Jotka joka (who), relative pronoun, in the T-plural
ovat olla (to be), pl3, part of the perfect tense: [ovat rikkoneet]
meitä me (we), in the partitive case because of vastaan “against us”
vastaan against, postposition: [partitive + vastaan]
rikkoneet rikkoa (to break, breach), part of the perfect tense: [ovat rikkoneet]
Finnish: Who have sinned against us
English: Who sin against us

This sentence is only used in the Evangelical Lutheran Church of Finland’s (ELC) Lord’s Prayer. An easier to understand word order would probably be: “Jotka ovat rikkoneet meitä vastaan“.

Rikkoa is an unusual word choice, because usually it means “to break”, either concrete (rikkoa ikkuna “to break the window”) or abstract (rikkoa laki “to break the law”). I would say this phrasing is closer to the Contemporary English Version of the Bible’s “who has done wrong to us”.

The Evangelical Lutheran Church of Finland (ELC) uses the long phrase “Niin kuin mekin anteeksi annamme niille, jotka ovat meitä vastaan rikkoneet“. The Orthodox and Catholic prayers have a much shorter phrase. They replace that whole last sentence with a single word: “Niin kuin mekin annamme anteeksi velallisillemme.” This is the word velallinen (noun: debtor) in the plural allative case velallisille, with the first person plural possessive suffix -mme: “to our debtors. The use of velka in this verse is mirrored in, for example, the King James Bible: “forgive every one that is indebted to us”.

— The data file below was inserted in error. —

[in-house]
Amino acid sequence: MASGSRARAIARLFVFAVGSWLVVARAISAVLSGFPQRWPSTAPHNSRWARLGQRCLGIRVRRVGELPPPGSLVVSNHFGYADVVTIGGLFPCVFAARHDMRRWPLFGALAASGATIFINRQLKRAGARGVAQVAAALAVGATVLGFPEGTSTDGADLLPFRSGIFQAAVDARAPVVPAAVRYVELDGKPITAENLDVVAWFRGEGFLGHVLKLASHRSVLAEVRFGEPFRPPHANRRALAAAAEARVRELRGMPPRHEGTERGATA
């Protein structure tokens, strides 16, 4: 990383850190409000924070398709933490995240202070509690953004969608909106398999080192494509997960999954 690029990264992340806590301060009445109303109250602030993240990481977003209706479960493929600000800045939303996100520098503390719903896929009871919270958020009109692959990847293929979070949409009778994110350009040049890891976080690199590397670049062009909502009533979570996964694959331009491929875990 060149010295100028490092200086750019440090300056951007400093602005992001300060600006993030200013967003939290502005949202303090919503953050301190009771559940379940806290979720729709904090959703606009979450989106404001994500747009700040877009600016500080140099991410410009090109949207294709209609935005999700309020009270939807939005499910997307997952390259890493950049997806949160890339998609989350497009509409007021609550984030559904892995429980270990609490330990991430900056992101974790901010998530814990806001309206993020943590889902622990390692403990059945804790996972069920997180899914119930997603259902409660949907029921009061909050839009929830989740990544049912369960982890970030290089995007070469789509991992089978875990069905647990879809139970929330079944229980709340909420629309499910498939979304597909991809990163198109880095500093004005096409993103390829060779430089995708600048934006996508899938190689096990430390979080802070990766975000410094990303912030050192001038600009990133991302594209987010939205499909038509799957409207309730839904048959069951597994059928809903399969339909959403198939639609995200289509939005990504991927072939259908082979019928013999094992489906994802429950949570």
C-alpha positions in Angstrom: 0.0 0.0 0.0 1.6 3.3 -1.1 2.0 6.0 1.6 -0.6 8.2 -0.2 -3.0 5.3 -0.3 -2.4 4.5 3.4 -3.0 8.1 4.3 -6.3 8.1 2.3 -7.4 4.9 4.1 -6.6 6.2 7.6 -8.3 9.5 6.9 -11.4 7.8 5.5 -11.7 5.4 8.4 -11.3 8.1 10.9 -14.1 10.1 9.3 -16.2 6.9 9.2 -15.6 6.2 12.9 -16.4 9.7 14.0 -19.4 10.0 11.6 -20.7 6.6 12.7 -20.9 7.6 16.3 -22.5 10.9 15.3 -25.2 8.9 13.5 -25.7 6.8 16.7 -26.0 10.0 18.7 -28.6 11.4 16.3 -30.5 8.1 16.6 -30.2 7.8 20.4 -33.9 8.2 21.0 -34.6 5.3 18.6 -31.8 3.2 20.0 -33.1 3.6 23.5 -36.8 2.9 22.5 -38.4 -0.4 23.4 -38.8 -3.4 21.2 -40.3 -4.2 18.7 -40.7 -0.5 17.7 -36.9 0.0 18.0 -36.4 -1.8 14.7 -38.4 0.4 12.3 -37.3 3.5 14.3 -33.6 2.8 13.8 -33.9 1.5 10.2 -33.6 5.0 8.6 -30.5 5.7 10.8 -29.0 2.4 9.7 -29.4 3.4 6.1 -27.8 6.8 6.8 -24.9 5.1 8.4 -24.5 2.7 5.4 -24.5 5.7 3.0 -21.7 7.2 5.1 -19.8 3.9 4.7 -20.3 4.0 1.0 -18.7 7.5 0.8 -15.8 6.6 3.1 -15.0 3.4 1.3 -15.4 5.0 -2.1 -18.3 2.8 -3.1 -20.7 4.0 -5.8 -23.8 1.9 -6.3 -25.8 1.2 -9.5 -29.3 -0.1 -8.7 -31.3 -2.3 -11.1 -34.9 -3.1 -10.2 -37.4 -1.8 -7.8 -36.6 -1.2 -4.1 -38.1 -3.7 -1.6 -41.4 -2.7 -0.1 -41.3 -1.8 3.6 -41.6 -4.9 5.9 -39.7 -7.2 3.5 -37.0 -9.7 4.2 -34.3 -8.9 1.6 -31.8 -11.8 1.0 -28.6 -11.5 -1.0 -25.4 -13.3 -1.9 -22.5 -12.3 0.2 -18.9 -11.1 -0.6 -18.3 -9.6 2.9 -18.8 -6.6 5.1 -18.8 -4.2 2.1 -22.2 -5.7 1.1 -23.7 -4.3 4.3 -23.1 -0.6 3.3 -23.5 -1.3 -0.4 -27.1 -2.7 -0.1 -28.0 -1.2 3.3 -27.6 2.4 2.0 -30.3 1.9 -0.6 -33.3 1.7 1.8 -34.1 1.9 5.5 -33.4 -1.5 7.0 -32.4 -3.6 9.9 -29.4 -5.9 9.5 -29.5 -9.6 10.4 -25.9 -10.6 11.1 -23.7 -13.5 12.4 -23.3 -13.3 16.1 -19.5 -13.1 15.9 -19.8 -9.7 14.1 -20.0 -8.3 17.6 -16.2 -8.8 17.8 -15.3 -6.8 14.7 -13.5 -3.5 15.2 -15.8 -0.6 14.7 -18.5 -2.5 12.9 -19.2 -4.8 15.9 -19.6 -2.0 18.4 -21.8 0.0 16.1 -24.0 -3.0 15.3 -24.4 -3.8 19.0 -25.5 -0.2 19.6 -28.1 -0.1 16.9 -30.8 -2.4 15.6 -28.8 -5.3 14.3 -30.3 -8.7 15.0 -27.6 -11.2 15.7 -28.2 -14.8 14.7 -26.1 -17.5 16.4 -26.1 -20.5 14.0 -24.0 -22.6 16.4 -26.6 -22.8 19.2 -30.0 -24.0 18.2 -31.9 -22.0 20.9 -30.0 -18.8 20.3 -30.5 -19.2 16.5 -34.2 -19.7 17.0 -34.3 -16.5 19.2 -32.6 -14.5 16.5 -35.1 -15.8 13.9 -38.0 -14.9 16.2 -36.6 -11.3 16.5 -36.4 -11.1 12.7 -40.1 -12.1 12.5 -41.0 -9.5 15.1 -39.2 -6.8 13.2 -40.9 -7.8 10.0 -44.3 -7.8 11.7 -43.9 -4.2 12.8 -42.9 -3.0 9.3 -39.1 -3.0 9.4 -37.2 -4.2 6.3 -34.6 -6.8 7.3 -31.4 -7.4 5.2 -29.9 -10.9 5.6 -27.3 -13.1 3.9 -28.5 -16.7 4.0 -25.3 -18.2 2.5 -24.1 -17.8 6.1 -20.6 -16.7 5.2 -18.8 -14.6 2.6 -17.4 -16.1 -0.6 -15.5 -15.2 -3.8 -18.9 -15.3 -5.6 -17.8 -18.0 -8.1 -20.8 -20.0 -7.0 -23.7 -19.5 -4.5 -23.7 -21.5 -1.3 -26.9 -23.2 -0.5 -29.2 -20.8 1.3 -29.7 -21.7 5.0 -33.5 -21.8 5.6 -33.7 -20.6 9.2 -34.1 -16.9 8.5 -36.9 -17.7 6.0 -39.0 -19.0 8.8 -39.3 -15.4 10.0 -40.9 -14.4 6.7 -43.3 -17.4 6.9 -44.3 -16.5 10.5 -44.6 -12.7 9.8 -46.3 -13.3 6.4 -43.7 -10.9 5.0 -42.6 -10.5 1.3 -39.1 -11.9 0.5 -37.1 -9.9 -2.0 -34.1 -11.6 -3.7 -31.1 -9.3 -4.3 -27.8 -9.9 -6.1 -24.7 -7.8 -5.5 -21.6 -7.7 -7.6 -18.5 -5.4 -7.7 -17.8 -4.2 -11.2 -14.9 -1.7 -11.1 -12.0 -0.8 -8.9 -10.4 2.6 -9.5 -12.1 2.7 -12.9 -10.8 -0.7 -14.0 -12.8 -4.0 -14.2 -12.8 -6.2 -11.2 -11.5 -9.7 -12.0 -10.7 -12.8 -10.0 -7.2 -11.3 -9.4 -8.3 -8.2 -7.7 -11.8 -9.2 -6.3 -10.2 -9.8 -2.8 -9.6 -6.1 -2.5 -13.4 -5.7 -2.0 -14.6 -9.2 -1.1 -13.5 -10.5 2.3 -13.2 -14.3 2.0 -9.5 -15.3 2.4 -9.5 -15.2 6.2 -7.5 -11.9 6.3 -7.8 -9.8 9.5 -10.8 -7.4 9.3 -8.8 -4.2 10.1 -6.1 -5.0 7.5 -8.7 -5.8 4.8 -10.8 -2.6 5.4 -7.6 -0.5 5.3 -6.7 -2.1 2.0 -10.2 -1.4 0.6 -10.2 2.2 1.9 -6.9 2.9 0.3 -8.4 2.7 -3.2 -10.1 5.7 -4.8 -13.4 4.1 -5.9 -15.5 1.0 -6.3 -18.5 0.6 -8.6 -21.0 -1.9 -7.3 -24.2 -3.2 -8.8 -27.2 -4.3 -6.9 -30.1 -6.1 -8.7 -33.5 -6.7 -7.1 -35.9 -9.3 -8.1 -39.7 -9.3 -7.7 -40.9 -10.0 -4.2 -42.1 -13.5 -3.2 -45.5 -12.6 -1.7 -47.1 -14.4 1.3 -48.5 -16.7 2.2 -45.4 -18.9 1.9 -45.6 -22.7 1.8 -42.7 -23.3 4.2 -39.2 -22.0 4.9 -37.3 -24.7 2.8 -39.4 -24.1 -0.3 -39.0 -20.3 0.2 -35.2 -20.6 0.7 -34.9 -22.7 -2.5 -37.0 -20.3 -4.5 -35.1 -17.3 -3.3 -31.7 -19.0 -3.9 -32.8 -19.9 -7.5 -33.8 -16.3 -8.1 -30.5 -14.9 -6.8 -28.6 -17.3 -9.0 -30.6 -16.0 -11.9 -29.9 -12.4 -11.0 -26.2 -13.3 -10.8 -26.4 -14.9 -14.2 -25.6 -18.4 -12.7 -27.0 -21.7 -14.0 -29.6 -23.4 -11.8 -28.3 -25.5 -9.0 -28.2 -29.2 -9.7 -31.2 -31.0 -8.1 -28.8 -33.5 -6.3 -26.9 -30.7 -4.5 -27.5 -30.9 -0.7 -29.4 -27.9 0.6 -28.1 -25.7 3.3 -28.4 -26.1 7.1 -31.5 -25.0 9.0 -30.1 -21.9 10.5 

Äläkä saata meitä kiusaukseen
Äläkä älä (don’t), with the suffix -kä, which makes the meaning “and don’t”
saata saattaa (to lead, escort, accompany), negative sg2 imperative “don’t lead”
meitä me (we), in the partitive case because object of negative sentence, “us”
kiusaukseen kiusaus (temptation), the illative case “into temptation”
English: And lead us not into temptation

“Älä saata meitä kiusaukseen” means “don’t lead us into temptation”. When we want to add “and” at the beginning of the phrase, we don’t use ja, but rather the suffix -ka/-kä added to the end of the negative verb älä. This is the same concept as “ja ei” becoming eikä and “ja emme” becomes emmekä.

Vaan päästä meidät pahasta.
Vaan but rather